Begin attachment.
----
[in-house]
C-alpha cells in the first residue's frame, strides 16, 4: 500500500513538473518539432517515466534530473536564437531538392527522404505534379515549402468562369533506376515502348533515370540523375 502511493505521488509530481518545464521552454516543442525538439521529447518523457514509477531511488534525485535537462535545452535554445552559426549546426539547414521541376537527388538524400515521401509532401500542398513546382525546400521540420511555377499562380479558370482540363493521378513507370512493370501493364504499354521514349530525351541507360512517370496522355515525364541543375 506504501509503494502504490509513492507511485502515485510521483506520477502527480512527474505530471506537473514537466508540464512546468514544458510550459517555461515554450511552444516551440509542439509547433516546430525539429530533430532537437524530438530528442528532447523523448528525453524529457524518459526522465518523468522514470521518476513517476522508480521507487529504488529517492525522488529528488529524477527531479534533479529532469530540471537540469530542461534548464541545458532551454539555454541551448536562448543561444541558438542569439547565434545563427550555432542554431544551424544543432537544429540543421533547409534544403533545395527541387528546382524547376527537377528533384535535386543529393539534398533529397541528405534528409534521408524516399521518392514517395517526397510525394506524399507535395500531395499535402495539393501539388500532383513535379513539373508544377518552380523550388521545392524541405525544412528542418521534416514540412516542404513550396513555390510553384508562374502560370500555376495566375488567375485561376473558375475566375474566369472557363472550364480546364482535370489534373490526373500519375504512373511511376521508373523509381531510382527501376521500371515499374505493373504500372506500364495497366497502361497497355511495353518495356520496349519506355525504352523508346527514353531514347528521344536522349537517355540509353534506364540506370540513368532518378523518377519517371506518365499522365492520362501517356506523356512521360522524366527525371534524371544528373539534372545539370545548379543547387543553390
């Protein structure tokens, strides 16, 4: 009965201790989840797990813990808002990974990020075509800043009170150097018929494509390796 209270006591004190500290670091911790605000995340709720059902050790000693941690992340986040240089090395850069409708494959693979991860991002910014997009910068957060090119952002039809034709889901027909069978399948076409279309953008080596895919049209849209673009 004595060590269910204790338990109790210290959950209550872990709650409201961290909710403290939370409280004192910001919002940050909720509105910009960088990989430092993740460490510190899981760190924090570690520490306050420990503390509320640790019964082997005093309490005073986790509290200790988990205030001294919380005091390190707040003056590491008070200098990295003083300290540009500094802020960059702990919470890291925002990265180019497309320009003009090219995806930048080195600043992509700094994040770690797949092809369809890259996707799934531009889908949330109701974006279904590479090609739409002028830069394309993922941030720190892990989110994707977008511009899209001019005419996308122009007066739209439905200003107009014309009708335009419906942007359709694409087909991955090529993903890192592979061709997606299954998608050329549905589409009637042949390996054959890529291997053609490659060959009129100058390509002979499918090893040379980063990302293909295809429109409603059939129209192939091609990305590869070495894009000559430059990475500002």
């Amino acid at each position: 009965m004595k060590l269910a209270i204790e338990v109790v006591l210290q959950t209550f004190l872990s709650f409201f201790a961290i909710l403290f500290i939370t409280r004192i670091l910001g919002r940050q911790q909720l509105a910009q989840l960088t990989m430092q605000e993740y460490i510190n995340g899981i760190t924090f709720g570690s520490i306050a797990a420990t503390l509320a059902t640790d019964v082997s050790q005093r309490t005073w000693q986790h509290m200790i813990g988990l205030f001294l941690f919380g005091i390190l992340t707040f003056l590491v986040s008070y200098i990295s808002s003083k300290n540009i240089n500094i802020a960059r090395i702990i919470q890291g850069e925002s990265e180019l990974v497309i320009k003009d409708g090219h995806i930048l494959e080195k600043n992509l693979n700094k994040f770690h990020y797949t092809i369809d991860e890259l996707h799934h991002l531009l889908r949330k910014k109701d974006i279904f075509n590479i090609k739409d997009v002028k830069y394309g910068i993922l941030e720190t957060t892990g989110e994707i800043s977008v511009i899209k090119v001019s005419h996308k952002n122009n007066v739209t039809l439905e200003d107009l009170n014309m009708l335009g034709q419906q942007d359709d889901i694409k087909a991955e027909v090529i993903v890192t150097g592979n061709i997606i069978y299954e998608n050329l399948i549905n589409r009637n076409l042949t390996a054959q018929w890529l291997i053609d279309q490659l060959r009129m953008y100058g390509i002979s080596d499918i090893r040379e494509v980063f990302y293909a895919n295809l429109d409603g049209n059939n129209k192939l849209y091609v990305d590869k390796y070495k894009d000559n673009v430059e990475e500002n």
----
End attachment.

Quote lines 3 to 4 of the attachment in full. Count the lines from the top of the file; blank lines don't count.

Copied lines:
């Protein structure tokens, strides 16, 4: 009965201790989840797990813990808002990974990020075509800043009170150097018929494509390796 209270006591004190500290670091911790605000995340709720059902050790000693941690992340986040240089090395850069409708494959693979991860991002910014997009910068957060090119952002039809034709889901027909069978399948076409279309953008080596895919049209849209673009 004595060590269910204790338990109790210290959950209550872990709650409201961290909710403290939370409280004192910001919002940050909720509105910009960088990989430092993740460490510190899981760190924090570690520490306050420990503390509320640790019964082997005093309490005073986790509290200790988990205030001294919380005091390190707040003056590491008070200098990295003083300290540009500094802020960059702990919470890291925002990265180019497309320009003009090219995806930048080195600043992509700094994040770690797949092809369809890259996707799934531009889908949330109701974006279904590479090609739409002028830069394309993922941030720190892990989110994707977008511009899209001019005419996308122009007066739209439905200003107009014309009708335009419906942007359709694409087909991955090529993903890192592979061709997606299954998608050329549905589409009637042949390996054959890529291997053609490659060959009129100058390509002979499918090893040379980063990302293909295809429109409603059939129209192939091609990305590869070495894009000559430059990475500002």
């Amino acid at each position: 009965m004595k060590l269910a209270i204790e338990v109790v006591l210290q959950t209550f004190l872990s709650f409201f201790a961290i909710l403290f500290i939370t409280r004192i670091l910001g919002r940050q911790q909720l509105a910009q989840l960088t990989m430092q605000e993740y460490i510190n995340g899981i760190t924090f709720g570690s520490i306050a797990a420990t503390l509320a059902t640790d019964v082997s050790q005093r309490t005073w000693q986790h509290m200790i813990g988990l205030f001294l941690f919380g005091i390190l992340t707040f003056l590491v986040s008070y200098i990295s808002s003083k300290n540009i240089n500094i802020a960059r090395i702990i919470q890291g850069e925002s990265e180019l990974v497309i320009k003009d409708g090219h995806i930048l494959e080195k600043n992509l693979n700094k994040f770690h990020y797949t092809i369809d991860e890259l996707h799934h991002l531009l889908r949330k910014k109701d974006i279904f075509n590479i090609k739409d997009v002028k830069y394309g910068i993922l941030e720190t957060t892990g989110e994707i800043s977008v511009i899209k090119v001019s005419h996308k952002n122009n007066v739209t039809l439905e200003d107009l009170n014309m009708l335009g034709q419906q942007d359709d889901i694409k087909a991955e027909v090529i993903v890192t150097g592979n061709i997606i069978y299954e998608n050329l399948i549905n589409r009637n076409l042949t390996a054959q018929w890529l291997i053609d279309q490659l060959r009129m953008y100058g390509i002979s080596d499918i090893r040379e494509v980063f990302y293909a895919n295809l429109d409603g049209n059939n129209k192939l849209y091609v990305d590869k390796y070495k894009d000559n673009v430059e990475e500002n």